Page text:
- Tapes and glue traps. These strips, covered with an aromatic, sticky glue, catch curious house- and stableflies. They also catch dust and other airborne contaminants and need to be replaced every few weeks or as soon as they lose their stickiness.
- Physical traps. Baitless traps rely on the fact that horseflies are attracted to dark objects. A large round black ball attracts flies to land on it; when they do, they crawl upward to the top of the sphere; when they discover there is nothing here to eat, they fly up — and into netting that forms a cone above the ball; attracted by the clear space at the top of the cone, they continue to fly or climb upward, until they are trapped in the collection chamber.
8. Bug zappers. These familiar blue-light devices delivering a satisfying sizzle when flying insects hit the electric grid; one drawback is that they also attract beneficial bugs. As with any electrical appliance used in the barn, make sure the zapper is plugged in, grounded and secured where it can’t be knocked over. It’s also important to keep the trap clean to avoid a buildup of flammable dried bodies.
9. Outfit your horse with protective garments. A variety of products can prevent flies from reaching your horse’s sensitive skin. For turnout, try to discern which species of flies are bothering your horse. Ear nets protect against blackflies, while mesh leg wraps keep stable flies at bay. Masks protect against face flies, which like to congregate around the eyes. Light-colored fly sheets offer double protection: They are a barrier when flies land, and their brightness deters horseflies, which are attracted to dark colors.
10. Retreat from the midday sun. Many biting flies are most active in bright daylight, so keeping your horse stabled during when the sun’s at its highest can protect him from these pests. If you prefer to leave your horses in the pasture, make sure they have access to a deep, shady run-in shed. For added protection, hang long strips of burlap, carpet remnants, sheets or other fabrics in the doorway, to within two feet of ground level.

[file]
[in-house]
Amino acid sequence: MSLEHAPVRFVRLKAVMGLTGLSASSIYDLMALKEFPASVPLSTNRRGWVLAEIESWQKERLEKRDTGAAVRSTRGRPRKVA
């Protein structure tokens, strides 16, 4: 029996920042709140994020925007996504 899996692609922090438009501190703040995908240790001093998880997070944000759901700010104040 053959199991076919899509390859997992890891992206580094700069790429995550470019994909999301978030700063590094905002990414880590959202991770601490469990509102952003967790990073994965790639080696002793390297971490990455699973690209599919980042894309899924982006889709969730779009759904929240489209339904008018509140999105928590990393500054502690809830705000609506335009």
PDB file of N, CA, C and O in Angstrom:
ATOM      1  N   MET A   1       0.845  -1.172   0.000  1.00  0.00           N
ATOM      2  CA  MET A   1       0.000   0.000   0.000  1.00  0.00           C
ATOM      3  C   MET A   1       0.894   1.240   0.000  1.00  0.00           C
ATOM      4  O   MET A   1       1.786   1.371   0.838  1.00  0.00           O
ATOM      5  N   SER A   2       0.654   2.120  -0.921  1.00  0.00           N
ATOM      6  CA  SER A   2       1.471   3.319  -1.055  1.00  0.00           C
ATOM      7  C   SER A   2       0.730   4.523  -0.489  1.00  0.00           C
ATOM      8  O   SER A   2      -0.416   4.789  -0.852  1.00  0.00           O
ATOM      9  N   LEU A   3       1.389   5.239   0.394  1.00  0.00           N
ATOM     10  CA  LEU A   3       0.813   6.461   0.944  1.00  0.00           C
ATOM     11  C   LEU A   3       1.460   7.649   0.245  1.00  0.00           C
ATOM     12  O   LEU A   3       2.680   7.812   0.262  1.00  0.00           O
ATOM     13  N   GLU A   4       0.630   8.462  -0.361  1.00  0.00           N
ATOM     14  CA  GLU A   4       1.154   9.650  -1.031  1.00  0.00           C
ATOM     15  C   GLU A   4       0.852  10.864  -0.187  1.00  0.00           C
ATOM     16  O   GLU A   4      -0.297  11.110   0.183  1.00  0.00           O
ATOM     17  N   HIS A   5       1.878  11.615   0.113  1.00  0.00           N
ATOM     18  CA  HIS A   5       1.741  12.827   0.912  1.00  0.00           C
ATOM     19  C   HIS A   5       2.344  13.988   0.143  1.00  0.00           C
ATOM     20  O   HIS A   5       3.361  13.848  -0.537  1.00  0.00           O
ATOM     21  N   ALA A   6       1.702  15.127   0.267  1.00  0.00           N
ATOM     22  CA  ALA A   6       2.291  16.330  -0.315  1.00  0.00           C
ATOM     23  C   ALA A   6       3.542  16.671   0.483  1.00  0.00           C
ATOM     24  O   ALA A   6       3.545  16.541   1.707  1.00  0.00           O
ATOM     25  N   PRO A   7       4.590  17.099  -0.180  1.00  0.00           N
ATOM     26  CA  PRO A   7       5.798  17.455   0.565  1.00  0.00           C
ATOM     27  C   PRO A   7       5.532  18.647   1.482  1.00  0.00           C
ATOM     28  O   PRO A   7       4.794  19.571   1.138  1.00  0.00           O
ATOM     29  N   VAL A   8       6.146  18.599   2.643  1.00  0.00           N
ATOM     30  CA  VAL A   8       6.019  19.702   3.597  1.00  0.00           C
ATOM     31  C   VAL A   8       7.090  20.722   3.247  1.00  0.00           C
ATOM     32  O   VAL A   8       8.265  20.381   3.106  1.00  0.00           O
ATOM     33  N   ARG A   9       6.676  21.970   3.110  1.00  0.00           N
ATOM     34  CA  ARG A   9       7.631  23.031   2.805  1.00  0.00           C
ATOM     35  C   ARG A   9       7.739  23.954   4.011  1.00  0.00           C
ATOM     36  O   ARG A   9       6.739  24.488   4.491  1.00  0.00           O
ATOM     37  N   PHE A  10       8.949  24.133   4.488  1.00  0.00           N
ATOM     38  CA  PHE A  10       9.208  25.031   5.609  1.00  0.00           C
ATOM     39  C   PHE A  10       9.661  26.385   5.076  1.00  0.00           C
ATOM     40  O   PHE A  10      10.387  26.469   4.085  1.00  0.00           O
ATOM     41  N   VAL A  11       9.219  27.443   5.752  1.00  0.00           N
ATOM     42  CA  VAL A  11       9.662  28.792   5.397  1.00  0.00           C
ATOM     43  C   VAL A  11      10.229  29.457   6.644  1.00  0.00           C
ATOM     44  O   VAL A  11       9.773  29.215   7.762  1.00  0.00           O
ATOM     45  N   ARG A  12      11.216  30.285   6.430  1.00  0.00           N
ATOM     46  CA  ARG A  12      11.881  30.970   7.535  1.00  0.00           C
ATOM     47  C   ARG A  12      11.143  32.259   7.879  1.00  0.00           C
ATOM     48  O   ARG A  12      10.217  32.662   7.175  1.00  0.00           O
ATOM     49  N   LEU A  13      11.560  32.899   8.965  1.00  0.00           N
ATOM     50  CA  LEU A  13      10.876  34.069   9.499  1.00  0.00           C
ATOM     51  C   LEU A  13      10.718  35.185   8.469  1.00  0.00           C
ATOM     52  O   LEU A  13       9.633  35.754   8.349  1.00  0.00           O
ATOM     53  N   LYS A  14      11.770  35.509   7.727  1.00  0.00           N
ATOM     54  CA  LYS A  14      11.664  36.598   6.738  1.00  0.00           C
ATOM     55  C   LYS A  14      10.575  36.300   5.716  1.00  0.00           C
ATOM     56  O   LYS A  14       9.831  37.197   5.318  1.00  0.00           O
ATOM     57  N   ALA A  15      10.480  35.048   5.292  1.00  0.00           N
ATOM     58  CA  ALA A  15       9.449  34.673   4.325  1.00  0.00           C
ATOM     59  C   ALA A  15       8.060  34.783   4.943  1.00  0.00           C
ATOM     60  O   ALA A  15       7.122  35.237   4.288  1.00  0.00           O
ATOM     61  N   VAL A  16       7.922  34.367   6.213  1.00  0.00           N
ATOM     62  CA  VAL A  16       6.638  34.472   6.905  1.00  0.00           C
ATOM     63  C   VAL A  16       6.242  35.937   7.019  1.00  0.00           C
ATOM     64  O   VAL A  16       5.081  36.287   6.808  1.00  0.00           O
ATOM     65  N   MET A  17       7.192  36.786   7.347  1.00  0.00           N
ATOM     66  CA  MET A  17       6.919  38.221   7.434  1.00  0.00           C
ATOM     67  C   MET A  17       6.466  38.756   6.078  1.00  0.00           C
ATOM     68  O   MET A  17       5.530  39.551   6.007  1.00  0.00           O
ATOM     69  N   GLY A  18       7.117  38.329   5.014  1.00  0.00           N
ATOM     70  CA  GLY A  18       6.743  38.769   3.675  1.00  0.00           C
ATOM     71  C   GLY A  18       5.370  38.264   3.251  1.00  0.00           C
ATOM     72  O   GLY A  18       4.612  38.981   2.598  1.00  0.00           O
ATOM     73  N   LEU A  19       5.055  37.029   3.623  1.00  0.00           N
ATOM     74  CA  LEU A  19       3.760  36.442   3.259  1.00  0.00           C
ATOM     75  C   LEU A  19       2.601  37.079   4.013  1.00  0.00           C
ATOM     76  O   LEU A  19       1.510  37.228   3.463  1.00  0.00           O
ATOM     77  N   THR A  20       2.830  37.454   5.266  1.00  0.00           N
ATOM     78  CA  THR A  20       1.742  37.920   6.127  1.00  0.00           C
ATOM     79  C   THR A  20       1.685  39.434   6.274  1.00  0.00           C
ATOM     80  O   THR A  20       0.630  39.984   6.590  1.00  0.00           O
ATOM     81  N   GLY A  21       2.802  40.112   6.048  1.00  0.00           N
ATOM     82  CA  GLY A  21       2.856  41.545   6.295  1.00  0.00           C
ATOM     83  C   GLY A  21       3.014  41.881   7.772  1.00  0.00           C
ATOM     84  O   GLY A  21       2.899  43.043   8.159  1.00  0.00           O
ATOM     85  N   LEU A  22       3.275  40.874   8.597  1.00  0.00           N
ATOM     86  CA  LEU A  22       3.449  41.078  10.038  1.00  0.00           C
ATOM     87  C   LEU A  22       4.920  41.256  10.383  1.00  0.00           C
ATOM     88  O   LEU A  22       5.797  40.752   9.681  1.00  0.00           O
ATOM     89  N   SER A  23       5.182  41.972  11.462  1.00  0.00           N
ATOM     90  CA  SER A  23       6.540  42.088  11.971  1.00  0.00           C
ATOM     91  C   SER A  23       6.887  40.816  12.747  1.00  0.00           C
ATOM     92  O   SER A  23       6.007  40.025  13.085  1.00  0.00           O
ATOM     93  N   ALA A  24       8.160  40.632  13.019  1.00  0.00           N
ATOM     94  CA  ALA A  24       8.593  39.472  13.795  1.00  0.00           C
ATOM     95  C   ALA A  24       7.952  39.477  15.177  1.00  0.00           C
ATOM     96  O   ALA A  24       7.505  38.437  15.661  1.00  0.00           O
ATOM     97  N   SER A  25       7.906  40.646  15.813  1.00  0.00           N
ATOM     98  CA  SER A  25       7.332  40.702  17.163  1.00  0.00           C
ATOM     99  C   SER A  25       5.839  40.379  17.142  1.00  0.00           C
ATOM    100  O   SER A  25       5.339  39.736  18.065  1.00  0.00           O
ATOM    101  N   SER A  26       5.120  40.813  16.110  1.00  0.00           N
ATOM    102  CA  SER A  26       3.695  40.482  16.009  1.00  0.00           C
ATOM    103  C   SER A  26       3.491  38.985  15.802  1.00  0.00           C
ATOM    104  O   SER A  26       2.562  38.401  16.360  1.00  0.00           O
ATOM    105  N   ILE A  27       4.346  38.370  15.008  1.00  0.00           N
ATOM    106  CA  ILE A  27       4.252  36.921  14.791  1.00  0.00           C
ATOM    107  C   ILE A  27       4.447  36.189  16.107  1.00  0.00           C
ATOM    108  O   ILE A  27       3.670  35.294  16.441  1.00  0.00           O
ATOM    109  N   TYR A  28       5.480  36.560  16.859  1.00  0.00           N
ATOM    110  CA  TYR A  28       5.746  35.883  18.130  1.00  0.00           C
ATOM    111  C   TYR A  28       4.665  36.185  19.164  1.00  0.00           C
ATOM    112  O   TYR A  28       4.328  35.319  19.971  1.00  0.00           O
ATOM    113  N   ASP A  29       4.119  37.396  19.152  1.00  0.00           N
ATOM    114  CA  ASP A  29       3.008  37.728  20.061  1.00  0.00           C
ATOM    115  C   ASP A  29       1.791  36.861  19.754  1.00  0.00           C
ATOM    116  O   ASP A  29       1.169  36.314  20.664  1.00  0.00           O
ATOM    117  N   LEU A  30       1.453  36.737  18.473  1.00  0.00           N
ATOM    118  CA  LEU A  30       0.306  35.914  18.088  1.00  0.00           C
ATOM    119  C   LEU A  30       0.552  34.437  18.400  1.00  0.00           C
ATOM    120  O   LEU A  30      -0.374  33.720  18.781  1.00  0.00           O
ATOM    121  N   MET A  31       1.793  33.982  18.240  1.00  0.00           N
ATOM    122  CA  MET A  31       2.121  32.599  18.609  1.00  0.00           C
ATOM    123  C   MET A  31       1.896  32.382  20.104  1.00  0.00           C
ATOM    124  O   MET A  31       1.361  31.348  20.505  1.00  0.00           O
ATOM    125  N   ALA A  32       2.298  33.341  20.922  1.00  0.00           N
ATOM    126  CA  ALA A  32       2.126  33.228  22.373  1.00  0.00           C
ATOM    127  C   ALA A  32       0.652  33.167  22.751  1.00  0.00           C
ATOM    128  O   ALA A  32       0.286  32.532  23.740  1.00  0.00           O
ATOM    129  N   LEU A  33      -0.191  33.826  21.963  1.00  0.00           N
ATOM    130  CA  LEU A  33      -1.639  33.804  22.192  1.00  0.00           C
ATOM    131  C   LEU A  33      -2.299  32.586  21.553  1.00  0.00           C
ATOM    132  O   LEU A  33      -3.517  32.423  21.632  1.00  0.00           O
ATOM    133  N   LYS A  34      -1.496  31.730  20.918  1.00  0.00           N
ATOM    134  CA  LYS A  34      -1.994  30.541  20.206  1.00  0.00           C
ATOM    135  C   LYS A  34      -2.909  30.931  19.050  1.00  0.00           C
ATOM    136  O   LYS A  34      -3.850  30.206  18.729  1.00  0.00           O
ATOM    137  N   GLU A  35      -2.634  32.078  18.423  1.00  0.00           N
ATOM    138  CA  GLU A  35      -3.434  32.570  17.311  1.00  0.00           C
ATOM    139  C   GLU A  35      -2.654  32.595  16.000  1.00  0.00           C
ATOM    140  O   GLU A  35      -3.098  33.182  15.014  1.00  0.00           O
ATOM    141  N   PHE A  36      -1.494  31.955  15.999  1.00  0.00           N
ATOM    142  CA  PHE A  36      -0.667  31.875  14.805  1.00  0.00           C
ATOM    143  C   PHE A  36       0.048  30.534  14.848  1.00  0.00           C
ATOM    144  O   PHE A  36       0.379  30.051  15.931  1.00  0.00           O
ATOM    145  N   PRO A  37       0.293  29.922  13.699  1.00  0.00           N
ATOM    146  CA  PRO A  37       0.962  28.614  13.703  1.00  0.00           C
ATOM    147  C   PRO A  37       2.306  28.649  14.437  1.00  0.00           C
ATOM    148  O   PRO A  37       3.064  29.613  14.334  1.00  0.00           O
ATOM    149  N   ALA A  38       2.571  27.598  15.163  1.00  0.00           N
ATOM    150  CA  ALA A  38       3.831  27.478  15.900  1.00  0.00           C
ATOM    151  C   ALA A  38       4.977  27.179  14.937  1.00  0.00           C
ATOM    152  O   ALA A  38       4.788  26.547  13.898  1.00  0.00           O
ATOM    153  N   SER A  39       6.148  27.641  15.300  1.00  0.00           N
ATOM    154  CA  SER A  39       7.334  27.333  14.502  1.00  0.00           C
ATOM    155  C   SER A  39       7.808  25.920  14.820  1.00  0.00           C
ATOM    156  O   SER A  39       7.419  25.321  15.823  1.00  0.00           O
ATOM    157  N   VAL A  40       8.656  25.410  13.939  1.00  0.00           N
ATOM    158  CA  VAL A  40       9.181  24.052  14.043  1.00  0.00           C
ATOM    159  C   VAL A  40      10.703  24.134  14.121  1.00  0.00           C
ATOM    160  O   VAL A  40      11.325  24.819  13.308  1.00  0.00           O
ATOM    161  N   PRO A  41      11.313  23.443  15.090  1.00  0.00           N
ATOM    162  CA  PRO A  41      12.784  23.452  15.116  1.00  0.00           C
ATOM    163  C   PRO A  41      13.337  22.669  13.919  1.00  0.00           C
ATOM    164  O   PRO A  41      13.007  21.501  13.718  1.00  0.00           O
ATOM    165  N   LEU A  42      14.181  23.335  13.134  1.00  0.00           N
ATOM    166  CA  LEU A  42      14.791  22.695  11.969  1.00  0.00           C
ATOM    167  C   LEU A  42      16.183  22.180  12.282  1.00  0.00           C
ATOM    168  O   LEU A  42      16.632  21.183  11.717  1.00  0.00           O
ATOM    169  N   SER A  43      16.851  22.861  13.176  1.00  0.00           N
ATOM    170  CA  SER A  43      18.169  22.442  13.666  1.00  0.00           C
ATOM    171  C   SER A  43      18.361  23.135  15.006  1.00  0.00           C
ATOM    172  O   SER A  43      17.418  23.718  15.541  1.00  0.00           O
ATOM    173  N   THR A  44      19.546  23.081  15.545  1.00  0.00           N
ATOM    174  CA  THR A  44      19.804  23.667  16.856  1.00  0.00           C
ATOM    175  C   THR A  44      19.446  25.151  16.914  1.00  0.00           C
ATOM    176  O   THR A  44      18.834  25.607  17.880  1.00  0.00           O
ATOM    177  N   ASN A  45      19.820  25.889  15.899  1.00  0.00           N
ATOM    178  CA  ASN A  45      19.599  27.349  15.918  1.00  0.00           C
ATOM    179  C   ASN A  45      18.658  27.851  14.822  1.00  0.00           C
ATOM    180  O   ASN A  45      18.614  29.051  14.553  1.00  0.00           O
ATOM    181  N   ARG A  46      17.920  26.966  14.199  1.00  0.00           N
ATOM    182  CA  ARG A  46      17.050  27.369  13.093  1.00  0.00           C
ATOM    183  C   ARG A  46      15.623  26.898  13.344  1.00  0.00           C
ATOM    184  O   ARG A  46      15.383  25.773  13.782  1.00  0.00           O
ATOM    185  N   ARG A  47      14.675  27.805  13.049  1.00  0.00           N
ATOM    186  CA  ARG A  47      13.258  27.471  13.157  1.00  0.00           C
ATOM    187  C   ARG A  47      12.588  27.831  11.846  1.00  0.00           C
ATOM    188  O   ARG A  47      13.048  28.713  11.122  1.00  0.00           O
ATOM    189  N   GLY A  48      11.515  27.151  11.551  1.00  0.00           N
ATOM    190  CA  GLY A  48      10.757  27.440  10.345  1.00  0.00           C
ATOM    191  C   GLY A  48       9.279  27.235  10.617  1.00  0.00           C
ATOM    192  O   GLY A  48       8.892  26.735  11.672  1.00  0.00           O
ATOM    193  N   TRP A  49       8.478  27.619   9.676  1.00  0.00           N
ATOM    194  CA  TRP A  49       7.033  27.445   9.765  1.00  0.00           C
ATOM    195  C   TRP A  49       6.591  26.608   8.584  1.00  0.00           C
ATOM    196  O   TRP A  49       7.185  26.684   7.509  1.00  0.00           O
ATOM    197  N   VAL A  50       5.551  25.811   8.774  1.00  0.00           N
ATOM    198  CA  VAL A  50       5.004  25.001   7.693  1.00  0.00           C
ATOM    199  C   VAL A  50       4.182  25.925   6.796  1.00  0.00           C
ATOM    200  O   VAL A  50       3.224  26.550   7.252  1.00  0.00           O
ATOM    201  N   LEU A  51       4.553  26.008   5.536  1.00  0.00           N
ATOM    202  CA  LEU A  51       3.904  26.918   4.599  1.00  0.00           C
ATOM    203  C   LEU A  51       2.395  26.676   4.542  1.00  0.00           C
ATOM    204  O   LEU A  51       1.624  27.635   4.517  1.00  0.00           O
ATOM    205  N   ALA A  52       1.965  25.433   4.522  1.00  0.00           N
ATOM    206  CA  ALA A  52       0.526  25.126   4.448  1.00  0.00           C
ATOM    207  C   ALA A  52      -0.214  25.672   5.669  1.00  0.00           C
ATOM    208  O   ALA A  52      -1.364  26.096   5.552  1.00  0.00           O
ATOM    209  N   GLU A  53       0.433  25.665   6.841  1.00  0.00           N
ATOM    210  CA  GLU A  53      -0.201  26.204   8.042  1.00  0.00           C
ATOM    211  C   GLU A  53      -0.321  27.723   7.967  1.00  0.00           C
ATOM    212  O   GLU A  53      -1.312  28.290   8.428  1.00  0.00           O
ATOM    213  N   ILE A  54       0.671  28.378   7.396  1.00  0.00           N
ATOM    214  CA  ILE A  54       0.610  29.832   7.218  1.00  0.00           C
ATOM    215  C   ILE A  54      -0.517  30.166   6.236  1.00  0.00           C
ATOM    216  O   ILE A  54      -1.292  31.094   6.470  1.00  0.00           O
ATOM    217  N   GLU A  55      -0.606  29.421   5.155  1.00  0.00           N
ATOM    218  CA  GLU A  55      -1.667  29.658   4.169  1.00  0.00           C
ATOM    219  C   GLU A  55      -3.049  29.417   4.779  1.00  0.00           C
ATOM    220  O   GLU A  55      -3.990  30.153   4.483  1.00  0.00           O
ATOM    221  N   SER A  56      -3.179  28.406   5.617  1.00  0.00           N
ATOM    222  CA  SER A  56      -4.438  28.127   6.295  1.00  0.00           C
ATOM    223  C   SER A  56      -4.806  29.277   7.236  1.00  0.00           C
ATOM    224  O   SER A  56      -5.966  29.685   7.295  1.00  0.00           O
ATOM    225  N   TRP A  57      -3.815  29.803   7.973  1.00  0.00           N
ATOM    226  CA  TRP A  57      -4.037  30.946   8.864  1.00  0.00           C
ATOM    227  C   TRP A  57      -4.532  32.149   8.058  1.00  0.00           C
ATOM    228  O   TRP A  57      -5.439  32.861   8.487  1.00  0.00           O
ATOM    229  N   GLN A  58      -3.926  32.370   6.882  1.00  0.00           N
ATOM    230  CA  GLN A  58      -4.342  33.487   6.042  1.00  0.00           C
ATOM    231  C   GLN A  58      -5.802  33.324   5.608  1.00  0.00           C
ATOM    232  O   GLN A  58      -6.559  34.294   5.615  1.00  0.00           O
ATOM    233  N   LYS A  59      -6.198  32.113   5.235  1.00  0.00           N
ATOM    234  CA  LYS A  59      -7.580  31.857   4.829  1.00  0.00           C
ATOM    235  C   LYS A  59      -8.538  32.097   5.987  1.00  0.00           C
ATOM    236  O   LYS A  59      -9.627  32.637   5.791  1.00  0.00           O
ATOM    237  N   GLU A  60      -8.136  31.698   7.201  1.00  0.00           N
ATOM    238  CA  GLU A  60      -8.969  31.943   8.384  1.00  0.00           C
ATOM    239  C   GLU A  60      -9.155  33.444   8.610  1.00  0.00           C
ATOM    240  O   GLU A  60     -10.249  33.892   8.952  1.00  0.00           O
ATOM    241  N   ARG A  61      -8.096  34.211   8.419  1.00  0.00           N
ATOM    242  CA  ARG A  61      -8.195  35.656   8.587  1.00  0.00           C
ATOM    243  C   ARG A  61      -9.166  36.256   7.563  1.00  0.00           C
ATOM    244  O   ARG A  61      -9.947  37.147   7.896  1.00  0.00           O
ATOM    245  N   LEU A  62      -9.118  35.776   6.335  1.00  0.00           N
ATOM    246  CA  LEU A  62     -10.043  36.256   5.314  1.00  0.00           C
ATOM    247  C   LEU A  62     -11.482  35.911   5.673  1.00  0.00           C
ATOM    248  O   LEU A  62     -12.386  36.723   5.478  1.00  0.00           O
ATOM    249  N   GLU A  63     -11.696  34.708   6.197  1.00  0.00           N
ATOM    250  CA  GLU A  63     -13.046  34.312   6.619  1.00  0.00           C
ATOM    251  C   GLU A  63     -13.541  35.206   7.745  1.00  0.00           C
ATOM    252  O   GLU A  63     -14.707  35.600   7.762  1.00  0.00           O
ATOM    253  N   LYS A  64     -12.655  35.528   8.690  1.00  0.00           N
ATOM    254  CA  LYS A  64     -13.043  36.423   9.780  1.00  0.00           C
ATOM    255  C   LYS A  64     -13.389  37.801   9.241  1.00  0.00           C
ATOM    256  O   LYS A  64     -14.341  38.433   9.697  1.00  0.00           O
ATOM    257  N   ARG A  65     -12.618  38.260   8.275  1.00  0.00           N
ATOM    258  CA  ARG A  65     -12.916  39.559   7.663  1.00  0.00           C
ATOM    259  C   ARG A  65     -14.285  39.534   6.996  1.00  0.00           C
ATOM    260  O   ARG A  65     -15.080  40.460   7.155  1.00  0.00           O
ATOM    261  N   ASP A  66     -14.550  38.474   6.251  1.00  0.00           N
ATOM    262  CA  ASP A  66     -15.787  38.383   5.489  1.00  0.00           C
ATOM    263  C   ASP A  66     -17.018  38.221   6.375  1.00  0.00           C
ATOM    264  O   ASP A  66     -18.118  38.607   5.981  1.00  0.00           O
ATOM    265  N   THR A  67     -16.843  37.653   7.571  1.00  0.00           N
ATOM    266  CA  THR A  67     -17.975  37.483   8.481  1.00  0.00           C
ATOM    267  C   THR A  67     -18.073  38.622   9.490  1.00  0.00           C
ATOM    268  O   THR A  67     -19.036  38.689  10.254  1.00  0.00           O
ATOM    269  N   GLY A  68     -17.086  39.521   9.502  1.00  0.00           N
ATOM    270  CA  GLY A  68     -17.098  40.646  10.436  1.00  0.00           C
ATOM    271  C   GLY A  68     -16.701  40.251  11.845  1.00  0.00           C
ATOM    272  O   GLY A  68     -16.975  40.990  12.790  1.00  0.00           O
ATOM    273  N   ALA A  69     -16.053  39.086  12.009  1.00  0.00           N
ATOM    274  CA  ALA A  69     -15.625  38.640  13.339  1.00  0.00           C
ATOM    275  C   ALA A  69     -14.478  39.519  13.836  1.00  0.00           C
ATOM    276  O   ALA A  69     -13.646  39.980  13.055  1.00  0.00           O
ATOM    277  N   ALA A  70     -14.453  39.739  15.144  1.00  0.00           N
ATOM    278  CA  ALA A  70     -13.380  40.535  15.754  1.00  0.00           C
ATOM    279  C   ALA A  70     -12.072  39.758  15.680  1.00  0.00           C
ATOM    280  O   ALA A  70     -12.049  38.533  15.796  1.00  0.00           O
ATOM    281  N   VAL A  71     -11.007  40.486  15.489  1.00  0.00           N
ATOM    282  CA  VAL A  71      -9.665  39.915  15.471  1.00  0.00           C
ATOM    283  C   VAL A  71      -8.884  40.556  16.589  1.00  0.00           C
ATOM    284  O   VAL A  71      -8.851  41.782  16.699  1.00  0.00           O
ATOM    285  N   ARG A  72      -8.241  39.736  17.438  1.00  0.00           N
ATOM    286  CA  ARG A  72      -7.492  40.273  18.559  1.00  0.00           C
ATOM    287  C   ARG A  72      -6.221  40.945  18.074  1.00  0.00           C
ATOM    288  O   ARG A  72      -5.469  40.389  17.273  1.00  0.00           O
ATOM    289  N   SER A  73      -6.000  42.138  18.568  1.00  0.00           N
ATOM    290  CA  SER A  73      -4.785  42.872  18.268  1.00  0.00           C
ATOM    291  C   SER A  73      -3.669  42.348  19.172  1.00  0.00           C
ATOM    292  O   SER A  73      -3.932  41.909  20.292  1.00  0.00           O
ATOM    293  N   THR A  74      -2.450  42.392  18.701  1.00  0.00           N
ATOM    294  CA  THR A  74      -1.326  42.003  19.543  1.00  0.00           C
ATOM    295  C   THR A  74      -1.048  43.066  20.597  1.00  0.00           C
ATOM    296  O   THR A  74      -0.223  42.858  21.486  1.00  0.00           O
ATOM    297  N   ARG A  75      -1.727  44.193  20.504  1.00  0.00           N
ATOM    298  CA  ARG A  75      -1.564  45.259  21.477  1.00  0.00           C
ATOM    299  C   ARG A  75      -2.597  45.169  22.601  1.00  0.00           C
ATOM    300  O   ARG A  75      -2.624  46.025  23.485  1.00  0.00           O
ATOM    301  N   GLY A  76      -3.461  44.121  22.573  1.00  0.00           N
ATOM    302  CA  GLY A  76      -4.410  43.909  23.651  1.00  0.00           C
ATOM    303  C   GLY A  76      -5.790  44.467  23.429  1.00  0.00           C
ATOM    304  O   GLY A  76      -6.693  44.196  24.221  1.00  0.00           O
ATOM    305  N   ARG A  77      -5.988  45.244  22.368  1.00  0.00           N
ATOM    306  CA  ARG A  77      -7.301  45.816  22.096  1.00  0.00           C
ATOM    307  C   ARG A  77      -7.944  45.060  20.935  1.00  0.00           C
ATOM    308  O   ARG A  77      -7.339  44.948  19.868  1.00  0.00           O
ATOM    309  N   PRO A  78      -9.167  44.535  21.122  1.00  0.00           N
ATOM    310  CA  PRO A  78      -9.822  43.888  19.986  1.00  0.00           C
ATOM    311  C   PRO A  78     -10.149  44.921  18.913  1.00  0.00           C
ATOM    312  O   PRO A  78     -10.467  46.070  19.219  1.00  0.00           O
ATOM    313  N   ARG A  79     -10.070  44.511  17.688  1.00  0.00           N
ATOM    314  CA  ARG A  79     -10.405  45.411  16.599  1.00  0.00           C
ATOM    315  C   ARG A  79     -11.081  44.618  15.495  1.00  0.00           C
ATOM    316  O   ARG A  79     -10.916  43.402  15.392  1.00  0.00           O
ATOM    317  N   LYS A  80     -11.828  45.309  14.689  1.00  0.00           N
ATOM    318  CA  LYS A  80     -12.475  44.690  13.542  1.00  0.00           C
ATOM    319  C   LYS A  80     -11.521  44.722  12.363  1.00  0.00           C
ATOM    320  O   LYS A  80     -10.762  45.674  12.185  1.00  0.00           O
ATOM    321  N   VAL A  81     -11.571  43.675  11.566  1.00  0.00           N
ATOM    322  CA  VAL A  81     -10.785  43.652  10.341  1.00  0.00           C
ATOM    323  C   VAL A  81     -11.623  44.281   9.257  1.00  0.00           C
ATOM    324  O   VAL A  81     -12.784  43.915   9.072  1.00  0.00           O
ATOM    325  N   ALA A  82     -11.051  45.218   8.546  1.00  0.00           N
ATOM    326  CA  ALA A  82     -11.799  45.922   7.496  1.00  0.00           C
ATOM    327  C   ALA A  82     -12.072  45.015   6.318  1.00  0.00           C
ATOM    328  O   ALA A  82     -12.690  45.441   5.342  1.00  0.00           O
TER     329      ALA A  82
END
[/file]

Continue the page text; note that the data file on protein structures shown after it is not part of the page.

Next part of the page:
11. Apply repellents. Many effective commercial repellents are on the market as are numerous essential oils (including citronella, cedar oil, neem seed oil, eucalyptus oil, tea tree oil and lavender oil) which are common ingredients in repellents, both commercial and homemade. The first time you use any substance, be sure to check your horse for sensitivity; apply a small amount to a small area of your horse’s skin that doesn’t come in contact with tack and wait a few hours to see if a reaction occurs.
12. Harness the power of garlic. Ever notice how a distinct smell will stay on your breath and skin for hours or days after a garlicky meal? The strong oils in garlic are excreted through the skin and lungs, providing a potent scent that can repel insects. Fresh garlic can be tricky to feed to horses, but powdered garlic can easily be added to the feed. Start with a very small amount, until the horses get used to the new flavor and slowly increase the dose to a tablespoon or two each day.
This excerpt is from the article “25 Ways to Bolster Your Fly Control Program” which originally appeared in the May 2001 issue of EQUUS magazine.